The Interwaterways Line boats were designed by Capt. Alexander McDougall, who also designed the whalebacks of the Great Lakes, like Meteor. Here‘s a whole blog devoted to McDougall’s whalebacks.

This ferry used to run between Newburgh and Beacon;  on this day in August 2011, we just rowed our boat onto the auto deck.

At the beginning of this post I mentioned Hurricane Irene and going over to South Street Seaport Museum.  Two of these vessels here have seen a lot of TLC$ in the past decade. That’s a good ending for now.  Helen, with the McAllister stack, is still afloat and waiting.

All photos in August 2011, WVD.

A final sentiment on Graves of Arthur Kill . . . Gary Kane and I set out to document what was actually in this much-discussed boneyard;  we wanted to name and show what existed, acknowledge what had existed but was already gone, and dispel some of the legends of this place.  We were both very proud of the work and happy with this review in  Wired magazine.  If you still want to write a review, get in touch.  It would be like writing a series review of Gilligan’s Island, but still a worthy exercise.

 

I just happened to look at the August 2014 section of the archive, and this was the engine room at that time of the living, breathing tugboat Urger.

The top photo shows the Atlas-Imperial fore-to-aft along the portside, and below, it’s the opposite . . .  starboard side aft-to-fore.

Below is that same view as above, except with a tighter frame on the top of the engine.  On my YouTube channel here,   are several videos of this engine running and Urger underway. 

Below from early September 2015 are three NYS Canals boats, l to r, Tender #3, Gov. Cleveland, and Urger. . . .  all old and in jeopardy.

At that same 2015 Tugboat Roundup that precipitated the photo above, notice the juxtaposition of old and new:  passing in front of the 1914 Lehigh Valley 79 is

Solar Sal, which a month later would earn distinction as the first solar vessel to transit the canal from Buffalo to the Hudson with four tons of cargo, as a demonstration of its potential. Solar Sal‘s builder was David Borton, whose website has all the info on his designs for marine solar power.

A story I’d missed until looking something else up yesterday was David Borton’s 2021 adventure, sailing on solar in Alaskan waters.

And that brings this zig-zag post to another story linking the Canal and Alaska.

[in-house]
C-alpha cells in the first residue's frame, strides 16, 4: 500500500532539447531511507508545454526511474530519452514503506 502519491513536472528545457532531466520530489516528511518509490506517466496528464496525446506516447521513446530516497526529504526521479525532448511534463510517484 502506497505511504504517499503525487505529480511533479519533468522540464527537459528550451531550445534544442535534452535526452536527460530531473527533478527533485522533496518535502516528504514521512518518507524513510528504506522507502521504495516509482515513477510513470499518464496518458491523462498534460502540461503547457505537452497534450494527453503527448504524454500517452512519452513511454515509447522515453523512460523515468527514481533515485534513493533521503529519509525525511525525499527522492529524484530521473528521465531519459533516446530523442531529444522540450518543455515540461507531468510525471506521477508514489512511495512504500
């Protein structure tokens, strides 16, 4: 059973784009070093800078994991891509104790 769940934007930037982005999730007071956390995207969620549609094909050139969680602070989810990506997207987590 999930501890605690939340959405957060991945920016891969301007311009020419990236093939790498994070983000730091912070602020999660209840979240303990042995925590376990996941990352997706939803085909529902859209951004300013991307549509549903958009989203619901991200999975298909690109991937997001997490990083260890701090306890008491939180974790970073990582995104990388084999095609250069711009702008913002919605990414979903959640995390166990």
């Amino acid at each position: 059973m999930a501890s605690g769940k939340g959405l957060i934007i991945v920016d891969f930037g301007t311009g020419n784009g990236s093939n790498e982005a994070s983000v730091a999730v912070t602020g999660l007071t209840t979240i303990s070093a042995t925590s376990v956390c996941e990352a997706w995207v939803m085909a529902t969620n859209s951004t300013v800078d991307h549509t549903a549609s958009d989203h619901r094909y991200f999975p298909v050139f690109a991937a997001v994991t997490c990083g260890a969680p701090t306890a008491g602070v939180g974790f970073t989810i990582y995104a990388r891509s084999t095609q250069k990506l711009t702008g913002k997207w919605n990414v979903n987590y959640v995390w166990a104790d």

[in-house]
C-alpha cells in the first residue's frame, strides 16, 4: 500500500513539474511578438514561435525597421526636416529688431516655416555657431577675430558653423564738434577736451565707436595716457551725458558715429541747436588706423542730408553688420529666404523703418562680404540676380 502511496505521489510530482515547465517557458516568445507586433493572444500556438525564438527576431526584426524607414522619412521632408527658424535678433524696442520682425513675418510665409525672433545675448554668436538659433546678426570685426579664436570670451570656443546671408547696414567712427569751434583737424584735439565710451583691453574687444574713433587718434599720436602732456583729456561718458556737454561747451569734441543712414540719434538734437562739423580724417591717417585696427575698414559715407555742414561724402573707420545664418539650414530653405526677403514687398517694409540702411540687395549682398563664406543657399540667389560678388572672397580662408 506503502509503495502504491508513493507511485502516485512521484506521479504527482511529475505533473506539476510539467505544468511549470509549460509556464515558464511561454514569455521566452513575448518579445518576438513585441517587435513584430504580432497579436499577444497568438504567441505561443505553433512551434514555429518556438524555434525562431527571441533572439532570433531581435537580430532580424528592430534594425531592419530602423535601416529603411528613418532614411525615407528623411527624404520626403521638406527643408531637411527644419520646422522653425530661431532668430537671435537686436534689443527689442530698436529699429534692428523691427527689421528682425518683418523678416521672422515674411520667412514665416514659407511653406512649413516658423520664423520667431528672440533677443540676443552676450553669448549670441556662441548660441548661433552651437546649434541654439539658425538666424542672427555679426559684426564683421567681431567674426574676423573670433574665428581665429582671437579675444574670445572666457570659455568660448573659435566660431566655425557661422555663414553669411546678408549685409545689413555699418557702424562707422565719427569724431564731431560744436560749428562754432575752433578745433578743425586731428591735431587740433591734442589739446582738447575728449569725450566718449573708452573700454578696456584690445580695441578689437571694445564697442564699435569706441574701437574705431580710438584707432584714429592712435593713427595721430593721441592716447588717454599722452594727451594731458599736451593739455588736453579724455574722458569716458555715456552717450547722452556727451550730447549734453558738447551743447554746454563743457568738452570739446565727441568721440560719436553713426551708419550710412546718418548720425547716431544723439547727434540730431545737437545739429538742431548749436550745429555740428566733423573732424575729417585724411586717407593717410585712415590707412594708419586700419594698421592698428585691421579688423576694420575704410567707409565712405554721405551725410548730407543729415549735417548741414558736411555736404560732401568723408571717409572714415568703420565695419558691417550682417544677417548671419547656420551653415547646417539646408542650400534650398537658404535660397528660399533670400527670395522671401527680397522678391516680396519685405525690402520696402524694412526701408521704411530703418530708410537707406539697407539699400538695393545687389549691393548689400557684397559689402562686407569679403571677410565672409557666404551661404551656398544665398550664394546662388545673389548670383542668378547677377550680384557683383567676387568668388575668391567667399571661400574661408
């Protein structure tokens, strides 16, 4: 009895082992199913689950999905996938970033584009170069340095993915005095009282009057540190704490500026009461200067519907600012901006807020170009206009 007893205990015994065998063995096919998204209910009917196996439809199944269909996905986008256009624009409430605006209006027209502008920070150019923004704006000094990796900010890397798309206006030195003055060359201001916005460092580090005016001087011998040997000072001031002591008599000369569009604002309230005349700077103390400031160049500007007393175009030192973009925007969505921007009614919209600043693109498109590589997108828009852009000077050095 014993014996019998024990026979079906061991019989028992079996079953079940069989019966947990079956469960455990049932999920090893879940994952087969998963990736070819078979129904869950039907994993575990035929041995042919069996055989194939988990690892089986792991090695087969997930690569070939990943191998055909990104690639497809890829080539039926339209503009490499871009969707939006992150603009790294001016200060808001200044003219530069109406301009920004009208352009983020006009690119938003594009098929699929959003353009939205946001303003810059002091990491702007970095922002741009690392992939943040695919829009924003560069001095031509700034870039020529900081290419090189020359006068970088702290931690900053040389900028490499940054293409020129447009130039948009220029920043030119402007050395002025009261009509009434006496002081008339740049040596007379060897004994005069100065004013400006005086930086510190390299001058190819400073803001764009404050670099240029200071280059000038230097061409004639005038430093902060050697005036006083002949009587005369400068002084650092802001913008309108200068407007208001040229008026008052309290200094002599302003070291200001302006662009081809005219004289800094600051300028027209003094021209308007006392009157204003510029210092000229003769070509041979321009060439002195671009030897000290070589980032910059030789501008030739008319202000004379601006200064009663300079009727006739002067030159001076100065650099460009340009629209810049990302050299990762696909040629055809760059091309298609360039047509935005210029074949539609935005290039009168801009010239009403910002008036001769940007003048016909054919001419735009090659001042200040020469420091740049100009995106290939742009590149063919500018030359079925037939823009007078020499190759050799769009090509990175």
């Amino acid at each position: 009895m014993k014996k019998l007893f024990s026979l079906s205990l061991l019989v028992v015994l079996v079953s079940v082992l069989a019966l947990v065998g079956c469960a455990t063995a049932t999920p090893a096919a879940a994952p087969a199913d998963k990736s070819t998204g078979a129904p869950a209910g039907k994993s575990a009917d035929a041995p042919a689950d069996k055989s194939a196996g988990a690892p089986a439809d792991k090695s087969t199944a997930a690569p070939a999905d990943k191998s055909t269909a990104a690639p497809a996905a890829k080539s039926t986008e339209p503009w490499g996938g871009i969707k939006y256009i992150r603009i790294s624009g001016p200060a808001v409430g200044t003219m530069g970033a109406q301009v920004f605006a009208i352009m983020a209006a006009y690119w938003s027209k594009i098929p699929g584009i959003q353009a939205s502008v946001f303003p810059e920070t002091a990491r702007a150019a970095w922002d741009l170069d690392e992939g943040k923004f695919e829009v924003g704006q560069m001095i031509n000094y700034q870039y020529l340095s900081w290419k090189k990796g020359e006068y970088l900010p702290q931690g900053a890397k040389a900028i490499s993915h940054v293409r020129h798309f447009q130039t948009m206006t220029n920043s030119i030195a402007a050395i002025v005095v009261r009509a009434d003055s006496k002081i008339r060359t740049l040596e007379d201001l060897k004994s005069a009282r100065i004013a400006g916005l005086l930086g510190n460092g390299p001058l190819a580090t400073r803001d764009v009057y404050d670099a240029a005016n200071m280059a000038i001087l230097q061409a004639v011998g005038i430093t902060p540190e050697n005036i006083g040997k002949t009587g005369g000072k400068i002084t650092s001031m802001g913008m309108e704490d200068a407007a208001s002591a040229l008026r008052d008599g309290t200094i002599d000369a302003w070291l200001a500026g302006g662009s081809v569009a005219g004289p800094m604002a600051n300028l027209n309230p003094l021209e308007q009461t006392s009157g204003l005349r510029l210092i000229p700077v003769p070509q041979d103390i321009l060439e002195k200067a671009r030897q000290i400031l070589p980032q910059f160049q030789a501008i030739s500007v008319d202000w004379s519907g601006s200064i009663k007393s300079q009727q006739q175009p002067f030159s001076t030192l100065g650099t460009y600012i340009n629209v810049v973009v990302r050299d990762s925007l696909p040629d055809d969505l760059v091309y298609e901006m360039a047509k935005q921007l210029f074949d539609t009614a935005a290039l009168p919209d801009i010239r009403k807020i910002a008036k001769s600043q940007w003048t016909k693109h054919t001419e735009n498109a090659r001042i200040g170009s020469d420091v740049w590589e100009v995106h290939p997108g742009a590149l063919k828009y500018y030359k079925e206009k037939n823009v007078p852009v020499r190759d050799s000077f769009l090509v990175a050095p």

Last August Pilgrim made its way through New York State to the Great Lakes and eventually overwintered in Duluth. I took photos above and below on August 1, 2020.

Earlier this summer, Pilgrim was loaded on a gooseneck trailer

so that it could transit the continent

along the Interstates to the Salish Sea.   As of last week they’d made Ketchikan, and their next stop will be Kodiak Island.  Eventually they clear customs and their next stop will be Russia.

All photos except the last three, WVD.  Pilgrim photos attributed to Sergey Sinelnik.

The Waterfront Museum in Lehigh Valley 79 is now home to a high-res livestream harbor cam aimed from Red Hook;  check it out here.

 

 

But first, a reader “read” my mind and asked a question about the image below from this post a while back:  what are the square “hatches” directly below the wheelhouse glass?  Are they square porthole covers?  Another question while we’re back at this image, did that “upper wheelhouse” design work well?  How much additional visibility did a helmsman get?  Did they leak?  How was it raised/lowered?

Canal users have experienced some “section closures” this summer due to gear breakage, rainy-induced flooding, and wall collapse and subsequent low water.   A healthy attitude for canal transits is a willingness to smell the flowers, explore the small towns.

In the photo above, the small sailboat is second from the left.  Bravo to anyone who does long journeys in a 25′ sailboat, as here in the port of Lyons.

Next stop, Port of Newark saw a two-week “making merry” as shallow areas to the west made it prudent to stay put between E-28B and E-29.

Rarely has Newark seen this many boats, tied up on both walls.

 

To the west, water levels were still low between E-29 and E-30, because of a breach.

And this has to win some awards for Bob, as a heron stands guard while Knotugal enters.

All photos, Bob Stopper.  And for full disclosure, these photos were taken in Wayne County NY, where I grew up.